Seven Years

Here is a duet between David Byrne and Shara Worden of My Brightest Diamond (who you may also know from her work with the Decemberists.) The record, of course, is Here Lies Love, the rock opera wherein Byrne gathers a winner’s circle of outstanding female vocalists to tell the story of disgraced political figure Imelda Marcos. Byrne himself is mostly missing in action, but he does take the role of incarcerated opposition leader Benigno Aquino Jr. Although I do recommend a quick brush-up on Filipino political history, it’s not strictly necessary. It’s a song about a man in prison and his spiritual struggle. He could be any man. But the history is fun to learn.

The Rose of Tacloban

Here Lies Love is a record that rewards delving deep. (Why do you think I’m still writing about it so much?) Obviously, it should inspire an interest in learning the history of the Philippines. It’s also a treasure trove of talent to follow up on. Nearly every one of the 22 tracks feature a different vocalist. Some of them you are sure to know of: Cyndi Lauper, Tori Amos, David Byrne. Some were still obscure-ish in 2010 but later became huge huge stars, such as St. Vincent and Sia. Most, however, are under-the-radar artists who don’t get much press, but are worth discovering. This one is Canadian music royalty Martha Wainwright, who is a singer-songwriter in her own wright but doesn’t have all the accolades of her brother. (Hahahaha, see what I did there?) Worth checking her out!

Pretty Face

Another song from Here Lies Love, featuring the French vocalist Camille. She is best known for recording with Nouvelle Vague, and is also a solo artist. Apparently she has recorded half a dozen albums, some of which were certified platinum in France. After years of knowing her only for her Here Lies Love contribution and as part of the Nouvelle Vague ensemble, I’m curious to discover Camille as an artist in her own right. More on that at a later date.

Please Don’t

Are you sick of hearing about this record yet? I suspect that you are, but I listen to this record a lot, so it comes up a lot. Also, it’s a really long album, it’s 22 songs and maybe it kind of runs together if you’re  not following the storyline, and a lot of the singers sound the same. But let me just say that this is one of the standout songs from Here Lies Love, and the only one that was released as a single. The singer is Santigold. The video is an official one and matches the lyrics of the song, featuring footage of protagonist Imelda Marcos mixing it up with various heads of state. Marcos was a glamorous woman with a taste for princess dresses with huge sleeves; it appears that she was charming, popular and well liked on the political circuit. Unfortunately, her husband was a corrupt tyrant who put his poverty-wracked country under martial law and embezzled state funds to support his family’s love of luxury. David Byrne suggests here that Imelda’s aggressively fashionable image was an attempt to put forward a pretty face so world wouldn’t look down on the Philippines as a backwards third world country.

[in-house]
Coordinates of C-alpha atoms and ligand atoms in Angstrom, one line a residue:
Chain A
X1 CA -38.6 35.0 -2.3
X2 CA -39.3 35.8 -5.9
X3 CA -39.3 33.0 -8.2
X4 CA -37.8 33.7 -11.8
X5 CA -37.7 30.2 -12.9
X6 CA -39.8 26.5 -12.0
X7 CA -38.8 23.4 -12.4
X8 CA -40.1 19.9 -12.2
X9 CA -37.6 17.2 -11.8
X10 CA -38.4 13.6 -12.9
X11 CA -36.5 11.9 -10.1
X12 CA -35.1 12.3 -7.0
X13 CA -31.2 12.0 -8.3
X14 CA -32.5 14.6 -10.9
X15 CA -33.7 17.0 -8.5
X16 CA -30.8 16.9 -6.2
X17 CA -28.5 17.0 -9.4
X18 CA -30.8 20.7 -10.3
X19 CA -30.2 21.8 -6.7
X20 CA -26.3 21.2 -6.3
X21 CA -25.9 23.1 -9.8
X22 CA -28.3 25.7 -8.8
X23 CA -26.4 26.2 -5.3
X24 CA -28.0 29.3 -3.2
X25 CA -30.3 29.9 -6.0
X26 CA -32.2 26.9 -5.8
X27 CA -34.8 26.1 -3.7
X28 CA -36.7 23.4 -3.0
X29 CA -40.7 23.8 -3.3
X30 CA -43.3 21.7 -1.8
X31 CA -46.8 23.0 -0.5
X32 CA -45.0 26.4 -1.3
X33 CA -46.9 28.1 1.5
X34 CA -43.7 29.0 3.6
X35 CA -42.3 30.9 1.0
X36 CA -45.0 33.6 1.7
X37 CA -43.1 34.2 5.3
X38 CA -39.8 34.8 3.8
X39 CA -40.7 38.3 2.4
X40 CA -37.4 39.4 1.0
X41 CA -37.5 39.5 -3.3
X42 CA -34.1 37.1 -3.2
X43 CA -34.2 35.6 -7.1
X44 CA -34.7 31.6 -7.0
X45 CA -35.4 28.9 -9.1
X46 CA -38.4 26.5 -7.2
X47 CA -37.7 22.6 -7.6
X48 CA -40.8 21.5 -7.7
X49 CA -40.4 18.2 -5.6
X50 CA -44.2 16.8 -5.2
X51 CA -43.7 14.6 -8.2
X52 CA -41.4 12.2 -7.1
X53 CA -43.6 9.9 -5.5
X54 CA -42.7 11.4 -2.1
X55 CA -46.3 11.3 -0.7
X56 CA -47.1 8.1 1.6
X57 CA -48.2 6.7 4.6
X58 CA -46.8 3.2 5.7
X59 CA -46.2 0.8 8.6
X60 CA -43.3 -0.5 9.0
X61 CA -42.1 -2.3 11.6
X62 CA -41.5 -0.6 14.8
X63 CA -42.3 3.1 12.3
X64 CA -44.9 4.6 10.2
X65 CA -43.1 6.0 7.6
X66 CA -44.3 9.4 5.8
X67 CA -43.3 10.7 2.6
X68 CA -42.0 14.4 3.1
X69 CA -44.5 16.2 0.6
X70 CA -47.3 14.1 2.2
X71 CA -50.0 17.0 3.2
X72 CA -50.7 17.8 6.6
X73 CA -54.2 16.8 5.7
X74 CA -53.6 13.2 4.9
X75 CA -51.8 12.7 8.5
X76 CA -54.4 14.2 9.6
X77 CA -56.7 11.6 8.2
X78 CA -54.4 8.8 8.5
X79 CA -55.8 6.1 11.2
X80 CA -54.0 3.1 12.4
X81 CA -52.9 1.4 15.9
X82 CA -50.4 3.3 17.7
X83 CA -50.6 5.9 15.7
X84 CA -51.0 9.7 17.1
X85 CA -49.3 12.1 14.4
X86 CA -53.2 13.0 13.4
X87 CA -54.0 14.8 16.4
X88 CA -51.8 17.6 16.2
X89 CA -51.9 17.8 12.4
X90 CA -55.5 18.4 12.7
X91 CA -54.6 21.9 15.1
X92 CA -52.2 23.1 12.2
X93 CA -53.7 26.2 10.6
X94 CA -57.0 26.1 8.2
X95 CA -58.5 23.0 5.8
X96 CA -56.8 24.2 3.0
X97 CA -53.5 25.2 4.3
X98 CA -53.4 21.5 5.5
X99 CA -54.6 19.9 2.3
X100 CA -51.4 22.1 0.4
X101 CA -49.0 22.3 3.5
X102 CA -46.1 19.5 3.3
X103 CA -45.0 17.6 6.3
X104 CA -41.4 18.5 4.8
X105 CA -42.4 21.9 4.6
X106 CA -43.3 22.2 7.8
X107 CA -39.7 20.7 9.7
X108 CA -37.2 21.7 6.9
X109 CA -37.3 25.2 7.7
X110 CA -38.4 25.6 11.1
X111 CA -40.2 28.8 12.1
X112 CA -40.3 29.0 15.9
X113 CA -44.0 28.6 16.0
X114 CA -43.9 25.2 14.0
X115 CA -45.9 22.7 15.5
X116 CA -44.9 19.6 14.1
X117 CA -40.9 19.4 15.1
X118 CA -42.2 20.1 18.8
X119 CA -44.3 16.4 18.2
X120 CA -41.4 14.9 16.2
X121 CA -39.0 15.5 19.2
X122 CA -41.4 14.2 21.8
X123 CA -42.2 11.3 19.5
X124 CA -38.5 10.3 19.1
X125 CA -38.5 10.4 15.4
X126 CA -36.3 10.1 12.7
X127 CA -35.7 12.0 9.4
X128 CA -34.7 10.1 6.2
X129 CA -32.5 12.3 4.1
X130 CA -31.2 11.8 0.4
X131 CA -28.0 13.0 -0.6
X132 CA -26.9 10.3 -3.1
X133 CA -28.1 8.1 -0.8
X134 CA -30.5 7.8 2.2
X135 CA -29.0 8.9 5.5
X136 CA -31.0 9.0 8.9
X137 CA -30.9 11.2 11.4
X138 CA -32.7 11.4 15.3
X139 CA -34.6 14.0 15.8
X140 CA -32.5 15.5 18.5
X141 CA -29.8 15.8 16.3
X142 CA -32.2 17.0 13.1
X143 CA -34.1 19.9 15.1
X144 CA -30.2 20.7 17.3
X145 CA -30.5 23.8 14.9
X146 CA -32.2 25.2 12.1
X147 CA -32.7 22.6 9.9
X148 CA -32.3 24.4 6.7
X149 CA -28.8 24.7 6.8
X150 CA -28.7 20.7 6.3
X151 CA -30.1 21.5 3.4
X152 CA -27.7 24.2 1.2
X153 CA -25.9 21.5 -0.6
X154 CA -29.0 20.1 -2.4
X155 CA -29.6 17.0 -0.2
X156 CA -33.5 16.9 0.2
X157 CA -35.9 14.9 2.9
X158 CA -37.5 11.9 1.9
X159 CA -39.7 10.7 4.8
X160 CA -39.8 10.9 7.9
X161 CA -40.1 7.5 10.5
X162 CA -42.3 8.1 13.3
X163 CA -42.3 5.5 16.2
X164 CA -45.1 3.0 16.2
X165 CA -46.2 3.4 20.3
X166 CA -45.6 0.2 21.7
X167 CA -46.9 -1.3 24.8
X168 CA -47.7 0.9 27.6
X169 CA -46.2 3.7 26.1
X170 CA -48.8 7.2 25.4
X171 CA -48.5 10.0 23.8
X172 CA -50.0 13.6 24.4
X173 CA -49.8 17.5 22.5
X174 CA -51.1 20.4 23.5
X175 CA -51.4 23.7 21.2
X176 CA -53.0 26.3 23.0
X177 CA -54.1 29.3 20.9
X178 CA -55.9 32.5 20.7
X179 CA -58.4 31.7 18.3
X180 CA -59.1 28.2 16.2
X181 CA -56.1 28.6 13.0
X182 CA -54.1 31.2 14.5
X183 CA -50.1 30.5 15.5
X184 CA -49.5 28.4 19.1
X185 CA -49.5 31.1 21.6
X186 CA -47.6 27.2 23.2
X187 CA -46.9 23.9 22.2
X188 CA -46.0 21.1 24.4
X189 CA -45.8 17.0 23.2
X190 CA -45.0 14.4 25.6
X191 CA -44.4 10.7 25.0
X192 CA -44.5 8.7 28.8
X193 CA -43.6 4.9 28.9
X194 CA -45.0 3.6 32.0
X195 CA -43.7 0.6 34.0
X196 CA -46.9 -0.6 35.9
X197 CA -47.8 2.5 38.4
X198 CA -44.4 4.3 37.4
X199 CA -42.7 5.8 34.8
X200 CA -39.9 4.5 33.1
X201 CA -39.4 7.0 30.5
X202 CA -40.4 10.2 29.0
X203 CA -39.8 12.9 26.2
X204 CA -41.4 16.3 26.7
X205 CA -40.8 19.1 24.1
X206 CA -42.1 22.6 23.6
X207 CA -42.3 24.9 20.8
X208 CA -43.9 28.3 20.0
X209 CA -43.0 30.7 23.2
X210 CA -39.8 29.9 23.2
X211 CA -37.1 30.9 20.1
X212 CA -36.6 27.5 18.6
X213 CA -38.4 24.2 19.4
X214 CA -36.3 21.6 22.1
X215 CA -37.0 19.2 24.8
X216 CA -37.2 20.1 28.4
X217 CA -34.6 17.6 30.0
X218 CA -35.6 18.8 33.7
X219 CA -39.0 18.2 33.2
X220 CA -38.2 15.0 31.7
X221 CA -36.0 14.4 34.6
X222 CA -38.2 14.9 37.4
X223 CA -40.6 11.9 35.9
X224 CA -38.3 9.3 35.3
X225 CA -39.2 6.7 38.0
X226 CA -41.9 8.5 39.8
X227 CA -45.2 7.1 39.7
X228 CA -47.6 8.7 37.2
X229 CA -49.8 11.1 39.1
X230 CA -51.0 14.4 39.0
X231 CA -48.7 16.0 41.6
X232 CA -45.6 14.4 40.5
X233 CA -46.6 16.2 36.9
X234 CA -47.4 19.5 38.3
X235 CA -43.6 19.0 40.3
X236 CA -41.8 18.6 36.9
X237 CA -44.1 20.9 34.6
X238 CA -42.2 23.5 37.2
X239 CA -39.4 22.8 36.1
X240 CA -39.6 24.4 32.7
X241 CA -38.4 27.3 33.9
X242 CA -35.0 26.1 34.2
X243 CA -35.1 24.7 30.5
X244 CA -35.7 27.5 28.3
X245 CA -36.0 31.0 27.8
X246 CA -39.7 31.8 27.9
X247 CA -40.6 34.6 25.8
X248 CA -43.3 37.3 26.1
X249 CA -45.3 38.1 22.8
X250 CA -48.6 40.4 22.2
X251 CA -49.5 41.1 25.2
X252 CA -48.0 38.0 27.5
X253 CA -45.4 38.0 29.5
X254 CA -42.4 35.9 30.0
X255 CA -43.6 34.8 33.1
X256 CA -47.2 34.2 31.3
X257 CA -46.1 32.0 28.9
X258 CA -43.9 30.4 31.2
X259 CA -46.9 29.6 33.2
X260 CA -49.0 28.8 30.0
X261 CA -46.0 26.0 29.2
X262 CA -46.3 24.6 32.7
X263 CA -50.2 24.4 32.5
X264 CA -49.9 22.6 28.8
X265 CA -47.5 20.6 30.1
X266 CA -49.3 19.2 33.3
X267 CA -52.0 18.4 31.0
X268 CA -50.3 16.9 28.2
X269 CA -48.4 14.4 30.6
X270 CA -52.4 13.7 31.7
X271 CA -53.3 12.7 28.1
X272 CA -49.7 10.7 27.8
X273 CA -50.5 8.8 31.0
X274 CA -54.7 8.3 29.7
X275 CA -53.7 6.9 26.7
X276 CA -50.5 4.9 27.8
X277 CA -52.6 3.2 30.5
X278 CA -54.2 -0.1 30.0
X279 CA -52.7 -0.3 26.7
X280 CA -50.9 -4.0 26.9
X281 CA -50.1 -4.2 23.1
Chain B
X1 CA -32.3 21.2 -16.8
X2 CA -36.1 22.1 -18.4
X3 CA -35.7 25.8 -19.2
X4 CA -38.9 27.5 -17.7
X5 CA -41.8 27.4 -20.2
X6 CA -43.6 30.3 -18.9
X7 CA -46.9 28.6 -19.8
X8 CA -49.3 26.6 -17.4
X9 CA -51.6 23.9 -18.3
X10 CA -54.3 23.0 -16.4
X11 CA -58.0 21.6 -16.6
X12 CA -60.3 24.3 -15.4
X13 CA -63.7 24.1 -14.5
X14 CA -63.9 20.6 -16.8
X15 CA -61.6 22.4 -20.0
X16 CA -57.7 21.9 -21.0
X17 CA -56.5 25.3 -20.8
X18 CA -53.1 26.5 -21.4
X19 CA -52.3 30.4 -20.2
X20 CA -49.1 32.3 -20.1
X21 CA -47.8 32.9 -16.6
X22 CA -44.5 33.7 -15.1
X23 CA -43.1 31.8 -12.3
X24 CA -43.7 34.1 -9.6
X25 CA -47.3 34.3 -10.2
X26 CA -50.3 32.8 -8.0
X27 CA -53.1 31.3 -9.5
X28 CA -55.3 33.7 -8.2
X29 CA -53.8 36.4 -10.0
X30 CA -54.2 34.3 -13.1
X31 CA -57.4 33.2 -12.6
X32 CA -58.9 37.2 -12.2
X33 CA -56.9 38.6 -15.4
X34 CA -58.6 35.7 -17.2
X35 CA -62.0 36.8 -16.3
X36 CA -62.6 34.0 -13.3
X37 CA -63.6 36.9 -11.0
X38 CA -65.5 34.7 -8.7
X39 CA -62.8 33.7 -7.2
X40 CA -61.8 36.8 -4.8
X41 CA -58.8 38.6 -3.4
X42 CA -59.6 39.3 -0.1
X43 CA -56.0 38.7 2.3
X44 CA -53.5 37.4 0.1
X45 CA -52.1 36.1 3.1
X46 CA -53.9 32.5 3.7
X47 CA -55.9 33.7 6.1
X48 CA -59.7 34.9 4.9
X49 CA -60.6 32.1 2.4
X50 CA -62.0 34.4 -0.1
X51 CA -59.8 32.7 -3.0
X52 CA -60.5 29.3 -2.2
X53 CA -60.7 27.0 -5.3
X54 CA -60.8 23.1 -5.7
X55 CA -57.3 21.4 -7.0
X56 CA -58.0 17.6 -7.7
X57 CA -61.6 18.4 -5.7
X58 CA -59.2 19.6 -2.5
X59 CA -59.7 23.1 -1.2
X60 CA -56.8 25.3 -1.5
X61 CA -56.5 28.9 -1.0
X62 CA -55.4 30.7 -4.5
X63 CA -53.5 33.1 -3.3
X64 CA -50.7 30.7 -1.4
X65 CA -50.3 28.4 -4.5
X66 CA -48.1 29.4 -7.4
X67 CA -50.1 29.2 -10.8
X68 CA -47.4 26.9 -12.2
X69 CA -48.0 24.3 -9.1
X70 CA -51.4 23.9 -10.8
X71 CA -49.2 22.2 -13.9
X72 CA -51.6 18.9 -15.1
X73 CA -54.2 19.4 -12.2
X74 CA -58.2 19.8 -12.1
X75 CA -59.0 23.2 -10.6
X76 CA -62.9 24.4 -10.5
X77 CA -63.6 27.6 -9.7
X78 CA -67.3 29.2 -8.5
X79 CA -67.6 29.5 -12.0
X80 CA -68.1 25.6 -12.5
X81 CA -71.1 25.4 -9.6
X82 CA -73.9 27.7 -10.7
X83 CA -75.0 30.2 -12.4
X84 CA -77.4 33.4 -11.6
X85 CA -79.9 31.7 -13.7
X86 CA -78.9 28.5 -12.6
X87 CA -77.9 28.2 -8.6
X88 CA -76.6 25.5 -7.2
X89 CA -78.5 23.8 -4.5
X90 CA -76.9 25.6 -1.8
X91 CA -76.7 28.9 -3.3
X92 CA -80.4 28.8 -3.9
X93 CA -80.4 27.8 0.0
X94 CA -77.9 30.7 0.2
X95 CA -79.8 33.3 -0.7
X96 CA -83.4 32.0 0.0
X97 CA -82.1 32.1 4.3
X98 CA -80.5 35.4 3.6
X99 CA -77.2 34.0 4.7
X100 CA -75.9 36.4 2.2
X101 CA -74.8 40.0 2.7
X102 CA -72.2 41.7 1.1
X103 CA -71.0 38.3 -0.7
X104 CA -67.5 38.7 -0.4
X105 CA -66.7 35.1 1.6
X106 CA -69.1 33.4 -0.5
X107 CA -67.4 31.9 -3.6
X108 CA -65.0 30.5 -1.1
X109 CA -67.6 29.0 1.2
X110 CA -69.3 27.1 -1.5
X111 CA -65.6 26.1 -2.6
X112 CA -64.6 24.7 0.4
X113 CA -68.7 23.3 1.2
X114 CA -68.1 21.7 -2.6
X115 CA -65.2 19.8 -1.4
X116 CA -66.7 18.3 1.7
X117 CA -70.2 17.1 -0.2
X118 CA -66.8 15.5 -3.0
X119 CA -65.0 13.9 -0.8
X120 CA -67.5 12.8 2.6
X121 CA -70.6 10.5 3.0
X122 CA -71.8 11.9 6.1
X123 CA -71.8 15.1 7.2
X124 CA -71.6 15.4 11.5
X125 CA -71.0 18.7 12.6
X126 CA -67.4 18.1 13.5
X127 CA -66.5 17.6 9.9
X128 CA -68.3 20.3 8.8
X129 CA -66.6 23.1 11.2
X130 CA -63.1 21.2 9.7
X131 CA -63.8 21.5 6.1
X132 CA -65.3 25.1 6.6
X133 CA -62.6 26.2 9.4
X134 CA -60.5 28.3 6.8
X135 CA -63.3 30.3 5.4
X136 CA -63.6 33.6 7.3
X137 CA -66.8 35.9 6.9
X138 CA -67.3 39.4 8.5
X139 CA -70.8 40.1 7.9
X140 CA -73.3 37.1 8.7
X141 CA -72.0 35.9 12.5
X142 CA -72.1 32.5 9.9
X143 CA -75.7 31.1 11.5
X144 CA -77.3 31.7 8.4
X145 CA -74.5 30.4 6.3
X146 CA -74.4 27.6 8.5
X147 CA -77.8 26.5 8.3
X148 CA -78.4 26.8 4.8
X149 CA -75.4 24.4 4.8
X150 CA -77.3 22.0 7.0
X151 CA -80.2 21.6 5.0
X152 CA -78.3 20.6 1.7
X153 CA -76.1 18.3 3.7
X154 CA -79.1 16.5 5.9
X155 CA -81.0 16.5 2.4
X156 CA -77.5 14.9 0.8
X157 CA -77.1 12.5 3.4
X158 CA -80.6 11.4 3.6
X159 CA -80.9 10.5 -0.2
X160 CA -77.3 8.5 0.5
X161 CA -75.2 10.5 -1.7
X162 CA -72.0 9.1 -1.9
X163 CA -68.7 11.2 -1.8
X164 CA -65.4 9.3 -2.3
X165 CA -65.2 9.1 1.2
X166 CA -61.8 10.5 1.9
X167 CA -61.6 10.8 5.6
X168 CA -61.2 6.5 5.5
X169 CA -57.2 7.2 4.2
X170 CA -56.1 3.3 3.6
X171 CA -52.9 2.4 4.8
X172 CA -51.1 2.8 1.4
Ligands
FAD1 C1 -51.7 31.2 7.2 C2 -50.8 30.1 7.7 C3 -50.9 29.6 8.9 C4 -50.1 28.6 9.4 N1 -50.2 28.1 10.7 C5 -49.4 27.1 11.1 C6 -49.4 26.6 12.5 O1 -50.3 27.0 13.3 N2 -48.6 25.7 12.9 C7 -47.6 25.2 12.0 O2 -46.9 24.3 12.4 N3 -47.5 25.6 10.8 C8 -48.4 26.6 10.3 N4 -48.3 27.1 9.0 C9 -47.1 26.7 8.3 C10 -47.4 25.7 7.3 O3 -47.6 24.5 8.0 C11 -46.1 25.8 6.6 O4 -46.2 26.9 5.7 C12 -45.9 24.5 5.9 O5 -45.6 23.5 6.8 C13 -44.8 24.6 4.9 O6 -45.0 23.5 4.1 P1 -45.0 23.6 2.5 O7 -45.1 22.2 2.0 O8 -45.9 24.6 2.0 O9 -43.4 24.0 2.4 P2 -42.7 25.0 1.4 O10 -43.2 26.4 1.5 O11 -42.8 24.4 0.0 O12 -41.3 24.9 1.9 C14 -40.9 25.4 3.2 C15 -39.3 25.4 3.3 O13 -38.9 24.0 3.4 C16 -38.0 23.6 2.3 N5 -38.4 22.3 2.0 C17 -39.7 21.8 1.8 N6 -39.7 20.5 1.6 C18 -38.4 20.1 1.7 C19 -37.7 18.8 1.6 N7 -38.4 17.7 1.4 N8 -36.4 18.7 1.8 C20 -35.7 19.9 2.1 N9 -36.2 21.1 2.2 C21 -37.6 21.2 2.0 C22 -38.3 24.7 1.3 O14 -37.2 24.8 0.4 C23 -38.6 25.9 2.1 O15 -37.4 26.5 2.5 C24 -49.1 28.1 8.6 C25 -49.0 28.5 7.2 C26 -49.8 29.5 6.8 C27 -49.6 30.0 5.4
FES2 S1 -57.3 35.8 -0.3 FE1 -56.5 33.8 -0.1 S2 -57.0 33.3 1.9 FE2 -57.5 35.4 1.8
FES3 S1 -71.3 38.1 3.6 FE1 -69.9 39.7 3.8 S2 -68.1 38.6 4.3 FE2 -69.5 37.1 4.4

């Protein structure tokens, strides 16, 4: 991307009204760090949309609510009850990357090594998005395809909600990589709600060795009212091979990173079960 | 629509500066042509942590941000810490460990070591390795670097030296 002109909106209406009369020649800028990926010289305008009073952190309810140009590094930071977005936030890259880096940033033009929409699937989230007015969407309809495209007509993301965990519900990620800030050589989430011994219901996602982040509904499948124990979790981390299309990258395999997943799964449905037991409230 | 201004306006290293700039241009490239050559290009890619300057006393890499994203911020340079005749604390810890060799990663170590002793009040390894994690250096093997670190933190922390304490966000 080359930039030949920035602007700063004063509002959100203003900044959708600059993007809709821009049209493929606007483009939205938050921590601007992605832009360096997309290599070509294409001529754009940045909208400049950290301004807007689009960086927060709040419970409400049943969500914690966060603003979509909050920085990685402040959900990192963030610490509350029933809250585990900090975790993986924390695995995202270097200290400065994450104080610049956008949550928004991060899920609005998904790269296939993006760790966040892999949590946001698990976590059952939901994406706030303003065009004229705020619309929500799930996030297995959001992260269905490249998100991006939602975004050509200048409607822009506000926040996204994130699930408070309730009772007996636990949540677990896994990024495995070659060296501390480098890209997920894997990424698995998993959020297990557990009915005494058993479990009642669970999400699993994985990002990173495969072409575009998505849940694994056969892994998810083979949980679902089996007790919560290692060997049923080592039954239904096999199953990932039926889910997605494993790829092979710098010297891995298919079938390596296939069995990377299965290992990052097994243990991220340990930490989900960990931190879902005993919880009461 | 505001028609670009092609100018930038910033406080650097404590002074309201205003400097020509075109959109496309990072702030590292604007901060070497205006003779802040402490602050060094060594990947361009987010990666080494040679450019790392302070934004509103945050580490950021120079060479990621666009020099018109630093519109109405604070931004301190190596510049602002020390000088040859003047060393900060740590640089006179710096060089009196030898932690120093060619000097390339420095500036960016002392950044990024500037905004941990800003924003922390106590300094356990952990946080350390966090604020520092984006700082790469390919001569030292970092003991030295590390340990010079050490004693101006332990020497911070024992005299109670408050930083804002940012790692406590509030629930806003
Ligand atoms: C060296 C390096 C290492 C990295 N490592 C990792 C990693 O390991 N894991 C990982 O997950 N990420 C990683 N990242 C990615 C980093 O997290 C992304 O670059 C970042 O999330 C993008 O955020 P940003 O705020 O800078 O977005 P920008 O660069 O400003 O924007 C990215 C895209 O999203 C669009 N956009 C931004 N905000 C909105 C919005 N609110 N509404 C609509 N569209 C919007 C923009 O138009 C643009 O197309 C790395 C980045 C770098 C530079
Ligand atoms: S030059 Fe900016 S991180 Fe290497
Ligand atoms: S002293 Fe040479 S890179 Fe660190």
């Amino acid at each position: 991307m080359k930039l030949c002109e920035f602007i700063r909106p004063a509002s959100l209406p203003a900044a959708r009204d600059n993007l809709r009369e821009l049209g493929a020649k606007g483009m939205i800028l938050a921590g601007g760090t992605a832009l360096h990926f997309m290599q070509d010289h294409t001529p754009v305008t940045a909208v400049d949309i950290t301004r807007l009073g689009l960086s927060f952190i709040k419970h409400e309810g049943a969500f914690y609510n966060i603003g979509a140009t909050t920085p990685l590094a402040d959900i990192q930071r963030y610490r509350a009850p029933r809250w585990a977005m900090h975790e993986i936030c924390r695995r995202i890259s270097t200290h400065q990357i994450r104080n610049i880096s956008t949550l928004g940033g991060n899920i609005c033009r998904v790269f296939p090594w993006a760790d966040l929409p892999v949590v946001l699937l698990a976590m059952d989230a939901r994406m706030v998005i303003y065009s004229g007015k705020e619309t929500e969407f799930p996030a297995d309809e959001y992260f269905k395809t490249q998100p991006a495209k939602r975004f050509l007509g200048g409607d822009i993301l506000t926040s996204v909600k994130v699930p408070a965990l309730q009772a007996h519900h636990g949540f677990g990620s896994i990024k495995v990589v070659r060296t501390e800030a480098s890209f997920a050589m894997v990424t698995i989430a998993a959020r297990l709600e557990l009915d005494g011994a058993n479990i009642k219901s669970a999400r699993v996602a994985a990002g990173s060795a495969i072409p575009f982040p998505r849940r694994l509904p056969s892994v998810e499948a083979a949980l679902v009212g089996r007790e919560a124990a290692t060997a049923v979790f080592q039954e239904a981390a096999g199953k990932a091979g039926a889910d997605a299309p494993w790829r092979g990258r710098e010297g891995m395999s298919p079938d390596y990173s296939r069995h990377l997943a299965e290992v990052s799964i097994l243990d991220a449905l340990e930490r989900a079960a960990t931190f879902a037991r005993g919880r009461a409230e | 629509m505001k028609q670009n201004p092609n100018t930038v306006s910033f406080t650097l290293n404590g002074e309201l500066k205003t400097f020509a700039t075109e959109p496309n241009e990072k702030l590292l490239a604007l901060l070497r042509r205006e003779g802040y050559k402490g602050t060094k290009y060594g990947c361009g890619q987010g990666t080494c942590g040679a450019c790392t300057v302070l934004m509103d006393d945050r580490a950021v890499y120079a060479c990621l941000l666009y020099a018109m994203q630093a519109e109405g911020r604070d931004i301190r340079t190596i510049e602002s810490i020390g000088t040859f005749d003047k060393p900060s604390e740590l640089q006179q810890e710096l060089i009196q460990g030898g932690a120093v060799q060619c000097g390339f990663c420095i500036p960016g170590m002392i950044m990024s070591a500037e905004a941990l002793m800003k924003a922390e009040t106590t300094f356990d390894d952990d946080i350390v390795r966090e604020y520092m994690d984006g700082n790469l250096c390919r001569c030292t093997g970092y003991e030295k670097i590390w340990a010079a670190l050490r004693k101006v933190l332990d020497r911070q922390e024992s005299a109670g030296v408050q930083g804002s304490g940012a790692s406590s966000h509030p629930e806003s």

A Perfect Hand

How did Steve Earle get this honor? On David Byrne’s Here Lies Love, Earle is the only male guest vocalist. I can’t argue with the choice; Earle provides exactly the right shot of smarmy masculinity singing the part of the scheming Ferdinand Marcos. I’m just curious about the connection between the eggheads David Byrne and Norman Cook, and Earle, an old-school country singer from Texas. They don’t seem like they would be orbiting in the same circles, so to speak. Granted, Byrne is famous for having esoteric tastes, and an ear for diverse talents, but I don’t recall him ever trying to collaborate with the kind of songwriters who sing about making moonshine. In fact, Byrne’s been known to take a mocking view of the ‘common man’ aesthetic; he once made an entire movie mocking common people. So yeah, I’m curious as to what he and Steve Earle hang out and talk about.

Order 1081

Are you not all up on the history of the Philippines? Especially what went on there in the 1970’s under the rule of Ferdinand Marcos? Well, you need to get caught up. It would greatly help you understand the context of David Byrne’s Here Lies Love. This song, for instance, is about that time in 1972 when President Marcos placed the country under martial law. It may be news to you, but it lasted more than a decade and Filipinos don’t remember those years too fondly.  Of course, these are not things you would expect to hear about on a pop record, and of course, only a crazy David Byrne type could ever cook up such a concept. However, please view it as an opportunity to learn more about a period of 20th century history that goes under-reported in the Western educational curriculum. It is a lesson in the frailty of human nature in the face of the corrupting influence of power, and the road to hell being paved with idealistic intentions. Thanks to David Byrne, Fatboy Slim and Natalie Merchant, you can dance to it.

Never So Big

Never run out of Here Lies Love tracks. That album is an epic, which it had to be to cover the true life adventures of Imelda Marcos. David Byrne and Fatboy Slim trimmed no fat, it seems, in setting that story to music. Rounding up close to two dozen star vocalists for the project was above and beyond. This one stars Sia, who is both oddly ubiquitous and oddly anonymous. As a hired gun songwriter and guest vocalist, she’s had a hand in more blockbusting hit singles than I can count, for such mainstream collaborators as Jennifer Lopez, Pitbull, David Guetta, Rihanna and it seems like everybody else who’s been in the Top 40 lately. As an autonomous solo musical entity, she’s acclaimed but decidedly on the weird side, with a penchant for cryptic videos and equally cryptic wigs. In between those polar sides, lies a vocal powerhouse.